Hi this is Ted from Everything Attachments. We are here with the model 81, standard beam plow. This is going to use the same foot, or moldboard, bottom, or whatever you want to call it as like the compact or sub-compact plow uses, the 19 plow. The main difference is from where the moldboard is to the top of your beam is a lot taller, this is for a standard size tractor, so you have got a lot more distance between here and here it is the same moldboard. The plow is built for a heavier tractor. We've added the coulter feature here so, it's going to cut the vines through the grass before the beam can get to it and it wads up.
This plow is shear bolt protected so, if you hit a large rock or something under the ground it's actually going to shear this bolt and trip the plow back, then you are just going to have to replace this one bolt here but you won't be tearing anything up.
Since this tractor has the R4 tires on it which is what most compact tractors are coming out with now, that's what we are using. We would rather have the smaller rear agricultural tires but this is what we are going to work with. You can adjust these U bolts right here and slide the whole A frame plow over it to adjust it to where you are running in your furrow straight.
Now a couple things to note; if you will notice the pin on this side is lower than the pin on this side. And so once you have made your first furrow and you're running in the furrow. You are going to adjust your side link right here to make your plow run level, from left to right and then we'll be adjusting this top link to make the plow run level so it's not trying to pull down and dip up or run up and not want to stay in the ground.
So, we are not sure how any of these adjustments are right, right now but after just a few feet we will be able to figure it out, make a few adjustments and get it all right. All right, pull up Peanut, and make our first furrow and then we will make some adjustments.
You really have to make a first complete run to get your levelness right because once you start running in the furrow things are going to change.
All right. Let me put the top link down just a little bit. So right now it's not even really wanting to go in the ground right because it is pitched up too much so I'm going to shorten this top link and make the bottom angle down a little bit more. all right let's give that a try, Peanut.
So now it's wanting to go in the ground. And if you will notice the plow is running a little bit, leaning to the left but once his tires are in this furrow, he's going to be a lot more left so we will probably have to adjust it a little bit the other way on the next pass to get it level.
It's off just a little bit let's see if I want to come up on this side here just a little bit and get it back down to move. All right we will try that and see how it is once he gets back going.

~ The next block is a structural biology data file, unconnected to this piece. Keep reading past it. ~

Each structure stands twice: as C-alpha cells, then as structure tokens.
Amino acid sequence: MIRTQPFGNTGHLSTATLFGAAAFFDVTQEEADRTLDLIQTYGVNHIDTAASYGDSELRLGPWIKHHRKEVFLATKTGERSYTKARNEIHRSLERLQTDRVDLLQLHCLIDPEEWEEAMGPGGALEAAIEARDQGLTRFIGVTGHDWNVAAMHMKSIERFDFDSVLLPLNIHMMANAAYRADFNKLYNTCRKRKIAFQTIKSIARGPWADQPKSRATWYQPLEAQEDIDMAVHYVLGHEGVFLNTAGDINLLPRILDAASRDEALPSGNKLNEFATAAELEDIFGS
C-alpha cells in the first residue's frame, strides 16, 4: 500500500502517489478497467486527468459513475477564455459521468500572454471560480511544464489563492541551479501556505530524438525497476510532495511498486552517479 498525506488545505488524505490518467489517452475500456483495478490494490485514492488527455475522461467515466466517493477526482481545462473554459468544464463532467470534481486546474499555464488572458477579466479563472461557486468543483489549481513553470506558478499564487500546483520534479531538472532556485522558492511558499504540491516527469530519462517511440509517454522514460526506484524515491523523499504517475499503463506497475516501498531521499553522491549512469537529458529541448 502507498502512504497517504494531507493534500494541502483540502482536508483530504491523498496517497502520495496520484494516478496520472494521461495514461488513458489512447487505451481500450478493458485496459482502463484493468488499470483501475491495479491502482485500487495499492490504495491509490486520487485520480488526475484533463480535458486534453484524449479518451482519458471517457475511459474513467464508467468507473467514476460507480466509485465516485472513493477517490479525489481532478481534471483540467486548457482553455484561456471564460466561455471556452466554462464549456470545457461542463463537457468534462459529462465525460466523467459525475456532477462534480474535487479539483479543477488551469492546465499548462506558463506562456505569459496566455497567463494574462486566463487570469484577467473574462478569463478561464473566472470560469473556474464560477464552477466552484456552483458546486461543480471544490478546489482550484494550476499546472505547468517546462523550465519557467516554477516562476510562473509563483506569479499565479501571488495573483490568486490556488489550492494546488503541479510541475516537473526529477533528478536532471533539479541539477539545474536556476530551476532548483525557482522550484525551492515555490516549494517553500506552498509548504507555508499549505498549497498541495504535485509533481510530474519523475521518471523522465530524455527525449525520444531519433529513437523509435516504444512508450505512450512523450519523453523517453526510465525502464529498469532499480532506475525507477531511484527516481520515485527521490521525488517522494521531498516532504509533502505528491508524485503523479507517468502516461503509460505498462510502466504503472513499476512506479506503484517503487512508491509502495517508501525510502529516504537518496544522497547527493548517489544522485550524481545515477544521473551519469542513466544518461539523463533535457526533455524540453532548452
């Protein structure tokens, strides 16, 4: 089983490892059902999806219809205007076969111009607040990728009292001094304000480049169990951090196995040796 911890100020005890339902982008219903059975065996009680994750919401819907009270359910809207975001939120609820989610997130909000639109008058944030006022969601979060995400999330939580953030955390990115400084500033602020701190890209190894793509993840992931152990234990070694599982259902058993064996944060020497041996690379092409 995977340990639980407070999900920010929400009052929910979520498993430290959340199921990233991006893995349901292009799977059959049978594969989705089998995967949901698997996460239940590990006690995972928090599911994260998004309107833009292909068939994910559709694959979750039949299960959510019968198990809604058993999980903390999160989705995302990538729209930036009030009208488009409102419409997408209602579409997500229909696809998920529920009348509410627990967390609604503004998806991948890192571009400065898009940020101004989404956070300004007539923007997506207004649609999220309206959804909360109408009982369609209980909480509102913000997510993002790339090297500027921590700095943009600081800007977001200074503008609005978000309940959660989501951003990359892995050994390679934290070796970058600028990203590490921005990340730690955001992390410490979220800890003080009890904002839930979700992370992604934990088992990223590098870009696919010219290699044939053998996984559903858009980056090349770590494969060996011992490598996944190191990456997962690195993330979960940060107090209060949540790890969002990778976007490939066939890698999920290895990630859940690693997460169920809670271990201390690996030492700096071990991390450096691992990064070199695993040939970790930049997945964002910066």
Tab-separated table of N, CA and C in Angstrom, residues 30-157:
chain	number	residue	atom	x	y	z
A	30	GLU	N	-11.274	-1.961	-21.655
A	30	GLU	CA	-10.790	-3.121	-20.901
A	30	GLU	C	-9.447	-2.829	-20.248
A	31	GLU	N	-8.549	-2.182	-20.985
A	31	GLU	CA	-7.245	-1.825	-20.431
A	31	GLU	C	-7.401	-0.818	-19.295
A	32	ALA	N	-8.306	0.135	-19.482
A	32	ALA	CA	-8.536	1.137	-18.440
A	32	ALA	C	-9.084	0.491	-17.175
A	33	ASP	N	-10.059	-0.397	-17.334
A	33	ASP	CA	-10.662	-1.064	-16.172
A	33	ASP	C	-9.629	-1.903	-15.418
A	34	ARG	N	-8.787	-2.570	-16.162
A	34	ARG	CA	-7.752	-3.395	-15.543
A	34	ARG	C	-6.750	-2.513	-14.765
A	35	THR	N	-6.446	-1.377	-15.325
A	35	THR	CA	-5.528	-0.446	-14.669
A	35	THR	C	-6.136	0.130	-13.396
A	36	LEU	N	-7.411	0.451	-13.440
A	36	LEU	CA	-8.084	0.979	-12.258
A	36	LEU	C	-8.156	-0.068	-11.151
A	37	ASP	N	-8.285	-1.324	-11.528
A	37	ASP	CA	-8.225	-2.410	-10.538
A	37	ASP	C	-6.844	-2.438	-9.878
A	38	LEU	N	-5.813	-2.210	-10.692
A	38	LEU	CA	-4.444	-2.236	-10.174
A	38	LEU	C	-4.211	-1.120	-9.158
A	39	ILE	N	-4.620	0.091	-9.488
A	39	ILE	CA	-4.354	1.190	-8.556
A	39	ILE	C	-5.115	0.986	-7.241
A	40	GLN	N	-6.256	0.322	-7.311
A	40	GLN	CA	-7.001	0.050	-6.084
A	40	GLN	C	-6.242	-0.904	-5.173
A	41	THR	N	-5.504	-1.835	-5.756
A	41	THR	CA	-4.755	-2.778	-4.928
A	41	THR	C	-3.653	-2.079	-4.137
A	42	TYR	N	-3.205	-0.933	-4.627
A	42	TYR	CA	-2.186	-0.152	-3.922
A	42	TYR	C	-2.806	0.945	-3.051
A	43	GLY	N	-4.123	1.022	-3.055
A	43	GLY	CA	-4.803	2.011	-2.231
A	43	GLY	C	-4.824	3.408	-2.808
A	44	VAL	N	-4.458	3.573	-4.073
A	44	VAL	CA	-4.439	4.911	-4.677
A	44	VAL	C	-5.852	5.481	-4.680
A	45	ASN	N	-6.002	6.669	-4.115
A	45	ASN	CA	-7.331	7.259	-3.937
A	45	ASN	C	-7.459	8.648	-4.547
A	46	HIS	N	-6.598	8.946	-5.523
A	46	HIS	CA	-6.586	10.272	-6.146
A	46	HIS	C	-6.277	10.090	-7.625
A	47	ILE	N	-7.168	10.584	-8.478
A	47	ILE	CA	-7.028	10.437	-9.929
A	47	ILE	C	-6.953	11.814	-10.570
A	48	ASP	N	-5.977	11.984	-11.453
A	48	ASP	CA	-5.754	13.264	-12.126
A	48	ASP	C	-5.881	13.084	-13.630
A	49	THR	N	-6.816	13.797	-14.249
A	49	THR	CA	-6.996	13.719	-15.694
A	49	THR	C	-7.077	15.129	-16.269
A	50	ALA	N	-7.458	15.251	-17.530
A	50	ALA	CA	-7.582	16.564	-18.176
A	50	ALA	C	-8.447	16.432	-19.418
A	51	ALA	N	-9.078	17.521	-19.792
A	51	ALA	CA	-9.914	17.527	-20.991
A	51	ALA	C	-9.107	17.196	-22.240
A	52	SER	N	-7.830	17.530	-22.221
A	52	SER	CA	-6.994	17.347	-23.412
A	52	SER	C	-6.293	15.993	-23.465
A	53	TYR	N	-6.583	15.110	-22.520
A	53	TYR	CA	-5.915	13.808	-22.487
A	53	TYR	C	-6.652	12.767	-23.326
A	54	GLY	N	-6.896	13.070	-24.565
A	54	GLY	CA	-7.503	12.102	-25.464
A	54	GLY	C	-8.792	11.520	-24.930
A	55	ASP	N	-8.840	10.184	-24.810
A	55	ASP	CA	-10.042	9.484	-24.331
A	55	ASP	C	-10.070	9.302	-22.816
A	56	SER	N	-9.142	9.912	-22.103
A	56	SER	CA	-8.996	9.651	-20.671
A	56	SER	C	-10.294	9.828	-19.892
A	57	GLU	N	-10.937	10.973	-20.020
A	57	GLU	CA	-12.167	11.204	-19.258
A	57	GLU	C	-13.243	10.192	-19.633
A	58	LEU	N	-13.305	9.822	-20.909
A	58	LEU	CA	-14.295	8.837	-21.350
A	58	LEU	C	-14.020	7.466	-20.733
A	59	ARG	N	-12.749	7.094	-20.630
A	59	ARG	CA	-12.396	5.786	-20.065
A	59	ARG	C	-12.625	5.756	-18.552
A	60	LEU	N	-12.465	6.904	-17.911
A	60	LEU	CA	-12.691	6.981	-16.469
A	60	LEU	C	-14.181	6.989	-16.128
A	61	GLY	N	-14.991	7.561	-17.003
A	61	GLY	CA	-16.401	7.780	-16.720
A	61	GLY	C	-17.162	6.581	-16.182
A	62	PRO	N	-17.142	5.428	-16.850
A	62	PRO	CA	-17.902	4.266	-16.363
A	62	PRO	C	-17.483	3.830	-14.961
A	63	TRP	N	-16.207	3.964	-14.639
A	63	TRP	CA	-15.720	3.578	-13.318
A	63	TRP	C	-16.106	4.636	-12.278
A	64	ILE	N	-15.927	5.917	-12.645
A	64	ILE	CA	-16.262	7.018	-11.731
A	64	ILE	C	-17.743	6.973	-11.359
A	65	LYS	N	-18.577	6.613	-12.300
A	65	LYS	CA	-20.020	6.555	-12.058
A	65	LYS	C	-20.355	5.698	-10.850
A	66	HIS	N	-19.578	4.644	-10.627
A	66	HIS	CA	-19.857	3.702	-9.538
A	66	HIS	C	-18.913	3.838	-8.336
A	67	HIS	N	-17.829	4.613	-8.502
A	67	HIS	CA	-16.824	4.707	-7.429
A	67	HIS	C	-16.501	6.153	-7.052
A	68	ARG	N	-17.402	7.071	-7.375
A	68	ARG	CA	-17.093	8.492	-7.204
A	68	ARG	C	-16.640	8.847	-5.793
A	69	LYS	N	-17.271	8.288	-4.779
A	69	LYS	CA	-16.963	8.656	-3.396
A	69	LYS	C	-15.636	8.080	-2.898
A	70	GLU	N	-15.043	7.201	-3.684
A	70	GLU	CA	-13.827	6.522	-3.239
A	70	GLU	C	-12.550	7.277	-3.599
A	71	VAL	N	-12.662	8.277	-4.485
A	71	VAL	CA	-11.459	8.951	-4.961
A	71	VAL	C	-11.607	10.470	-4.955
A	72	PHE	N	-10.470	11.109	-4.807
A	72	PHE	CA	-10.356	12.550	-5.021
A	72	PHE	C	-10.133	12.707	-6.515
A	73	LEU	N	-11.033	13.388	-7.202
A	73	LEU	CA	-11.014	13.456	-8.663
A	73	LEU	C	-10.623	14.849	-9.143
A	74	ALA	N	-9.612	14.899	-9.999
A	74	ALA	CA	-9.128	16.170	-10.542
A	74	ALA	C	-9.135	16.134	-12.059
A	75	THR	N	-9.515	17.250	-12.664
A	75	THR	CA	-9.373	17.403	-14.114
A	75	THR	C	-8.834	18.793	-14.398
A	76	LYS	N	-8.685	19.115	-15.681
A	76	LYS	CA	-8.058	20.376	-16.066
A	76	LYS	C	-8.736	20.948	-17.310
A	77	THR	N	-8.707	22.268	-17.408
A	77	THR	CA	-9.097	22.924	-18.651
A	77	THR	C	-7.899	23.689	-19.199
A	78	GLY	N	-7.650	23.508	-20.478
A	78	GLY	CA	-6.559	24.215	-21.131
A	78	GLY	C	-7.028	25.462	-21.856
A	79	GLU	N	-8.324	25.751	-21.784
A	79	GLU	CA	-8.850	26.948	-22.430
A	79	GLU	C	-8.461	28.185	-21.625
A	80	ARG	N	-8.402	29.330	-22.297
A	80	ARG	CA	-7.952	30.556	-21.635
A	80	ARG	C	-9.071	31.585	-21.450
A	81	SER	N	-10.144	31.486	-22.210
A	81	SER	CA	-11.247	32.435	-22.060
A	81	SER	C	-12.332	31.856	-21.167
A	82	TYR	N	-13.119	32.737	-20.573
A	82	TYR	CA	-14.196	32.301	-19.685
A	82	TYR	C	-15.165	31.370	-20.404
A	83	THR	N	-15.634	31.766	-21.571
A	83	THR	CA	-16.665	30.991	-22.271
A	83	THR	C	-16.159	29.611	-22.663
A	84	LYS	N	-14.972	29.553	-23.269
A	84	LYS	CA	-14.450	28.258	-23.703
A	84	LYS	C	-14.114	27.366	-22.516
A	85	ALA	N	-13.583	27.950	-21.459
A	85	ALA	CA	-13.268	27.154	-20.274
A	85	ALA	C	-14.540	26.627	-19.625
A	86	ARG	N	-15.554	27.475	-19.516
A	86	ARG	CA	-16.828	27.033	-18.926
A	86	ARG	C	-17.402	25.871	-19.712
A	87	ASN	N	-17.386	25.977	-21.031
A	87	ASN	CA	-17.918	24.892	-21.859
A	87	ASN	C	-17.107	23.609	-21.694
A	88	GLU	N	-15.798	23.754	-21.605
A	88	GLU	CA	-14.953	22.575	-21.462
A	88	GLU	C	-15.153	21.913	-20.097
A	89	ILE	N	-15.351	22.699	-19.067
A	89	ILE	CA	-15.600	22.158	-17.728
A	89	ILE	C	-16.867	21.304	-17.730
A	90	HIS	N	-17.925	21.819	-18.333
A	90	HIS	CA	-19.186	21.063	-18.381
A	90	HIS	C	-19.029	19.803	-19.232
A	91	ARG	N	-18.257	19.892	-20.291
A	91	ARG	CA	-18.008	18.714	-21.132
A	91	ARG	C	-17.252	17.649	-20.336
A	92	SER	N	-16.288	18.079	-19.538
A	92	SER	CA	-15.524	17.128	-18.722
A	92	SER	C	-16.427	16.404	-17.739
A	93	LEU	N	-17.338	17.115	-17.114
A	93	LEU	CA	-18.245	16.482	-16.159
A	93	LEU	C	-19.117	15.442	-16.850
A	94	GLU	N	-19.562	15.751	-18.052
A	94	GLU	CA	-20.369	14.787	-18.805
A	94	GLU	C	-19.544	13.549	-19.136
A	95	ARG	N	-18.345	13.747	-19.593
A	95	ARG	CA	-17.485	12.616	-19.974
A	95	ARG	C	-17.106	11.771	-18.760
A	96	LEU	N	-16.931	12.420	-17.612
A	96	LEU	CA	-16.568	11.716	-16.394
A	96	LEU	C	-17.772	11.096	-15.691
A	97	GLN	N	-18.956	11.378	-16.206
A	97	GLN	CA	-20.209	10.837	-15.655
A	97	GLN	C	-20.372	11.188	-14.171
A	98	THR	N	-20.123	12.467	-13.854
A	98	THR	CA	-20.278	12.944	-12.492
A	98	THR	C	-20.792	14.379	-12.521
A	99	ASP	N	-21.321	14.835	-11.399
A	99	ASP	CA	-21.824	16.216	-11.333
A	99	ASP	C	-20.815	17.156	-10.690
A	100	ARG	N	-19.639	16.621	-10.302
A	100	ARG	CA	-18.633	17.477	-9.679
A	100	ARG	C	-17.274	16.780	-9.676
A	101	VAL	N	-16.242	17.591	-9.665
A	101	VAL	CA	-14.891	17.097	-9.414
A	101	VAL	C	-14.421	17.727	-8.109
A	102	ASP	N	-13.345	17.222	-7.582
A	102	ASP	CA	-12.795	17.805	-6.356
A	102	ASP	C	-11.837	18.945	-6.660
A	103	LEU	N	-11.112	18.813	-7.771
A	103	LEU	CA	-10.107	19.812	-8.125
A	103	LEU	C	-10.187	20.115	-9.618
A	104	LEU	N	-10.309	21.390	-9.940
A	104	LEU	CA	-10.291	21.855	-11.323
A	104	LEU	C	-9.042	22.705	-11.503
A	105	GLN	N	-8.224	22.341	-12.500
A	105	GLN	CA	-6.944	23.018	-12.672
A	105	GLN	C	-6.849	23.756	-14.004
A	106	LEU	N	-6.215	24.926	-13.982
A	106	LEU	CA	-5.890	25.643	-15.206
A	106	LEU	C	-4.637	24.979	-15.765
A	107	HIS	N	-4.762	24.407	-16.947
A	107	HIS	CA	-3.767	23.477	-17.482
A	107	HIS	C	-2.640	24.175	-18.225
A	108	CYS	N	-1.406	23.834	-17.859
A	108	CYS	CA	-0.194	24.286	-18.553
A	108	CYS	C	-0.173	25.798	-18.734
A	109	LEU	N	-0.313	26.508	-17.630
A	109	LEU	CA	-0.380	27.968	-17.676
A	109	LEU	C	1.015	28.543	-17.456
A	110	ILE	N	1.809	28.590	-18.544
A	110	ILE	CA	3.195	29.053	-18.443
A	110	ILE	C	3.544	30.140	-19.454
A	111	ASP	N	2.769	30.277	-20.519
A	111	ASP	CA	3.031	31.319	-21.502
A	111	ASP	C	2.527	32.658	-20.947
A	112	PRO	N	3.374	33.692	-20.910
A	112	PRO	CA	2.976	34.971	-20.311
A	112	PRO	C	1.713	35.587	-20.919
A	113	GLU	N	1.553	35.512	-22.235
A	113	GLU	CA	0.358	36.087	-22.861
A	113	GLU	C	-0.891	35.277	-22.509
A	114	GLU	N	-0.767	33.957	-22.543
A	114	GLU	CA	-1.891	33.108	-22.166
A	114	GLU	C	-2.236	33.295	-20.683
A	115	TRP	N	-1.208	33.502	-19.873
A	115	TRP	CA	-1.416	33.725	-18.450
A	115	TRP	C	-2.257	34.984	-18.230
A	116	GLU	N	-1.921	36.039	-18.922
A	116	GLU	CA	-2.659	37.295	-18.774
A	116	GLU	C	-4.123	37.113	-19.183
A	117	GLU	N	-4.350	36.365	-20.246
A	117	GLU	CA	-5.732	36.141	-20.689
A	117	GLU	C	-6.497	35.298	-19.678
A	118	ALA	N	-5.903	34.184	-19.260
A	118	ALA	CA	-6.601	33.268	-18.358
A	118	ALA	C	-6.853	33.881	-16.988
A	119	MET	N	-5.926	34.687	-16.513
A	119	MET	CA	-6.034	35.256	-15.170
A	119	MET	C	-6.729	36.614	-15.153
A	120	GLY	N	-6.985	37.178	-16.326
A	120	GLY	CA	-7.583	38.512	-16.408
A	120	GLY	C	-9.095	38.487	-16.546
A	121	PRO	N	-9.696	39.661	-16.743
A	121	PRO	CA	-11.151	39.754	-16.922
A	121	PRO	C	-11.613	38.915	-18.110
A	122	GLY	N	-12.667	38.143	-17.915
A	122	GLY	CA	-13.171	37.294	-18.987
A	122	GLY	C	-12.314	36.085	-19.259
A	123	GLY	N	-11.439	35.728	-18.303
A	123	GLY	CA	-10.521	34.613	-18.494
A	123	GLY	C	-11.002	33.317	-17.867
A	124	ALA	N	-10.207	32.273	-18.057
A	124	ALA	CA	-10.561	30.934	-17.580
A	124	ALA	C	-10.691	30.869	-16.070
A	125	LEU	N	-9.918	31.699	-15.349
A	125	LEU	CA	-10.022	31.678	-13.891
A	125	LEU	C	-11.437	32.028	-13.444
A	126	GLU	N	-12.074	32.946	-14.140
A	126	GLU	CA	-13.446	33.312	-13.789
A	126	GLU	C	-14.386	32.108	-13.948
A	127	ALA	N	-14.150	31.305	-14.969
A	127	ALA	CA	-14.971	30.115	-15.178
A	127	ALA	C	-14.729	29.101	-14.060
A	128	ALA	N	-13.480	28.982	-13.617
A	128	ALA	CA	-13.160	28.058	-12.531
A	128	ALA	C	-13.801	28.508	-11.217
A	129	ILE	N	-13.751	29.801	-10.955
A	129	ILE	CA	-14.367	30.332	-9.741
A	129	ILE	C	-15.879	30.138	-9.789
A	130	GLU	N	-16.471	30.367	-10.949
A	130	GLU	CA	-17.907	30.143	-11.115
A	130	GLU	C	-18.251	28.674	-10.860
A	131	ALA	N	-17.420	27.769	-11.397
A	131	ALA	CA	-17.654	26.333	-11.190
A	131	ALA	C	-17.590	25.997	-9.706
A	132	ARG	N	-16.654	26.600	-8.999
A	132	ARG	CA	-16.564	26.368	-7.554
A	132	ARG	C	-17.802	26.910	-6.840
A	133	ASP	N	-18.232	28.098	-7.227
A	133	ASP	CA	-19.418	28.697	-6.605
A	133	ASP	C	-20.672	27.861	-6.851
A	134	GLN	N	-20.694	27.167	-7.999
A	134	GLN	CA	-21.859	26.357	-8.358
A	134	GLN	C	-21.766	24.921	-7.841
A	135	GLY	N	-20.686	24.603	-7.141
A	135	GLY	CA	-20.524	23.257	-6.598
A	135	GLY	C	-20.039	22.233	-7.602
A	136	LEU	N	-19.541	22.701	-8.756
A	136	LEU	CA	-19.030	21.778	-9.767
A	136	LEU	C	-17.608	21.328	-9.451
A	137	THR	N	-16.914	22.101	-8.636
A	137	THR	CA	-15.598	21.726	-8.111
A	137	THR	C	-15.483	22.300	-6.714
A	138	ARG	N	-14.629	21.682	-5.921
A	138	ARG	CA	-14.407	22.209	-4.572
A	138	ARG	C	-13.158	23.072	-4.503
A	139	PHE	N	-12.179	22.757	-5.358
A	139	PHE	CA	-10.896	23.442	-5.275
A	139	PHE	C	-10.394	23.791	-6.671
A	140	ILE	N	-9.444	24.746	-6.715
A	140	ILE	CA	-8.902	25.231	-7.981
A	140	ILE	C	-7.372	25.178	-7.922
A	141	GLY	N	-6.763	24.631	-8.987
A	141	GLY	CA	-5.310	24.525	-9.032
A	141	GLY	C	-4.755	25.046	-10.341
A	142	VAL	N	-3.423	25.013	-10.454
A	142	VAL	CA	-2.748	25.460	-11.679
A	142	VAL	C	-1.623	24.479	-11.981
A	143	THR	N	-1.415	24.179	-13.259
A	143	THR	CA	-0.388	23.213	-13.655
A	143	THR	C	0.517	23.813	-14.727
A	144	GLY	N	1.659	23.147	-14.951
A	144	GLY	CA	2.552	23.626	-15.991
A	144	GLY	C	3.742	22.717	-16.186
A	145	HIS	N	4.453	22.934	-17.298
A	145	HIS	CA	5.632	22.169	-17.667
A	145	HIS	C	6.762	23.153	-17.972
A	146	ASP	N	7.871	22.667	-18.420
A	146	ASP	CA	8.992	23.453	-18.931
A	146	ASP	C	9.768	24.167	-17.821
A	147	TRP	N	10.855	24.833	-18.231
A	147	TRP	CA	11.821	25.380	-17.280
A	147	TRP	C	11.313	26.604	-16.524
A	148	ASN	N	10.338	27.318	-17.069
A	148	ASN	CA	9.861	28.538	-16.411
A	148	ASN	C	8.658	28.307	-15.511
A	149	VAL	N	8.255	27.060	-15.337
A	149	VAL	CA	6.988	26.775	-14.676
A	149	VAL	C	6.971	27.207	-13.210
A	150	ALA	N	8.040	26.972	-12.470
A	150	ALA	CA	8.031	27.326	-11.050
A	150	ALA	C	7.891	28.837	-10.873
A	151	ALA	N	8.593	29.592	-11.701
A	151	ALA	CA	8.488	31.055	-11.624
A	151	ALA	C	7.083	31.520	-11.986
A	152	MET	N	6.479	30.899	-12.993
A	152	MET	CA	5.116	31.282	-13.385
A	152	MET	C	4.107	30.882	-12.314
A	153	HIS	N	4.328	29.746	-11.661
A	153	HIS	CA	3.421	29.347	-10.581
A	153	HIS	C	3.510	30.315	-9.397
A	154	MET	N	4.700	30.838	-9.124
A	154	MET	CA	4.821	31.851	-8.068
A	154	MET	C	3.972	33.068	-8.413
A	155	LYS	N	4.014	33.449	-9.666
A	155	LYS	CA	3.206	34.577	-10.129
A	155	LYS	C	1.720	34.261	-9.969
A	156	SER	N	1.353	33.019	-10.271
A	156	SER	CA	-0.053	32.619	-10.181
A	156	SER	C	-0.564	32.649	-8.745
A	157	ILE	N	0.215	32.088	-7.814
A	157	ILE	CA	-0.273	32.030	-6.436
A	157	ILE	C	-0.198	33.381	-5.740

So, the plow is running almost perfectly flat from left to right, it's running straight. Could use just a hair difference but it's just about perfect, it's plowing deep. The culter is cutting all the weeds before it gets to it nothing is wrapping up about the beam and that's what you want. What grass is left here is getting totally turned under, all you see now is dirt.
This is good North Carolina red clay. This has been plowed before we are going to take an extra run though and just go an extra row or two over that hasn't been plowed so you can see the differences.
So, it's plowing good and deep, nothing is wading up on the beam because it has the culter attachment on it. If you are going to be plowing but an already plowed field I always recommend the culter.
A lot of people's biggest question is, "do i want a single bottom or a double bottom?" It seams like most people with even little tractors would like to use a double bottom plow. The reality is for a garden, a single bottom plow just works a whole lot better, if you are not doing a large area. That's a 15 horse power Kubota tractor, it's actually pretty small for the horse power it is.
On our two bottom plow video that we did you might want to look at it and you can tell that even though this tractor has 50 horse power it still struggled a little bit to pull it. This ground was broken with that two bottom plow not long ago so you're going to tell a big difference when we go from already broken ground to unbroken ground but it takes a pretty, pretty heavy tractor. It doesn't have to be a lot of horse power but it takes a pretty heavy tractor with a large frame to do well with a two bottom plow.
Horse power is not that important even with an ADM Ford with 24 horse power can pull a two bottom plow but it weights a 1000 pounds more than this light weight Kubota.
Now, we are getting over into the new ground where you can see it's definitely getting a little harder and starting to flake off more instead of just crumble.
Now, you know your plow and your culter are working together when you've got a good square cut edge like that, that culter is cutting though all the roots, it's leaving it sold, leaving a good straight edge here. That's when you've got it right.